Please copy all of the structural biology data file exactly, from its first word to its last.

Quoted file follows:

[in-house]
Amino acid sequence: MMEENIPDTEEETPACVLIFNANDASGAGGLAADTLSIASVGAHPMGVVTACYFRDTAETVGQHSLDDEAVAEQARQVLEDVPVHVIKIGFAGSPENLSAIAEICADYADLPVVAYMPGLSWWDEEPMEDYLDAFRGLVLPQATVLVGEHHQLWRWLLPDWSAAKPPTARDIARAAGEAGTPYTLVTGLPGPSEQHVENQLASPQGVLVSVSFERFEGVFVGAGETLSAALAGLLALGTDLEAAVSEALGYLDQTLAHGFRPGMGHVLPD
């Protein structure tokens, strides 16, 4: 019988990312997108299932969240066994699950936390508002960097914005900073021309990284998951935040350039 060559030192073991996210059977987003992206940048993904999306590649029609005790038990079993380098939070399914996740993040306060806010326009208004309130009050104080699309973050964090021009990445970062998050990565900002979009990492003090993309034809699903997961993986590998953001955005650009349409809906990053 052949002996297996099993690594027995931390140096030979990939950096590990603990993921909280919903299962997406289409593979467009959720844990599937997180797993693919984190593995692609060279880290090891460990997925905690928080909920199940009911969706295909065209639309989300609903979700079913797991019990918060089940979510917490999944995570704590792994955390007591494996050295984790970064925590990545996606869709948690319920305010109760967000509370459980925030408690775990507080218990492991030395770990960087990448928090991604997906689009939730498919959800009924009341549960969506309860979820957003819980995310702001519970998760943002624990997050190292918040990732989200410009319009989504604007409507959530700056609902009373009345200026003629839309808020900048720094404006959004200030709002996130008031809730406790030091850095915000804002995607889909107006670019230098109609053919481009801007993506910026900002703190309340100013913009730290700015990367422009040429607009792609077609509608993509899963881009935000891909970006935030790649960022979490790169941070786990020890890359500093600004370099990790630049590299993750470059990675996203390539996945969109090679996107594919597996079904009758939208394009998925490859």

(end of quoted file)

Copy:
[in-house]
Amino acid sequence: MMEENIPDTEEETPACVLIFNANDASGAGGLAADTLSIASVGAHPMGVVTACYFRDTAETVGQHSLDDEAVAEQARQVLEDVPVHVIKIGFAGSPENLSAIAEICADYADLPVVAYMPGLSWWDEEPMEDYLDAFRGLVLPQATVLVGEHHQLWRWLLPDWSAAKPPTARDIARAAGEAGTPYTLVTGLPGPSEQHVENQLASPQGVLVSVSFERFEGVFVGAGETLSAALAGLLALGTDLEAAVSEALGYLDQTLAHGFRPGMGHVLPD
């Protein structure tokens, strides 16, 4: 019988990312997108299932969240066994699950936390508002960097914005900073021309990284998951935040350039 060559030192073991996210059977987003992206940048993904999306590649029609005790038990079993380098939070399914996740993040306060806010326009208004309130009050104080699309973050964090021009990445970062998050990565900002979009990492003090993309034809699903997961993986590998953001955005650009349409809906990053 052949002996297996099993690594027995931390140096030979990939950096590990603990993921909280919903299962997406289409593979467009959720844990599937997180797993693919984190593995692609060279880290090891460990997925905690928080909920199940009911969706295909065209639309989300609903979700079913797991019990918060089940979510917490999944995570704590792994955390007591494996050295984790970064925590990545996606869709948690319920305010109760967000509370459980925030408690775990507080218990492991030395770990960087990448928090991604997906689009939730498919959800009924009341549960969506309860979820957003819980995310702001519970998760943002624990997050190292918040990732989200410009319009989504604007409507959530700056609902009373009345200026003629839309808020900048720094404006959004200030709002996130008031809730406790030091850095915000804002995607889909107006670019230098109609053919481009801007993506910026900002703190309340100013913009730290700015990367422009040429607009792609077609509608993509899963881009935000891909970006935030790649960022979490790169941070786990020890890359500093600004370099990790630049590299993750470059990675996203390539996945969109090679996107594919597996079904009758939208394009998925490859």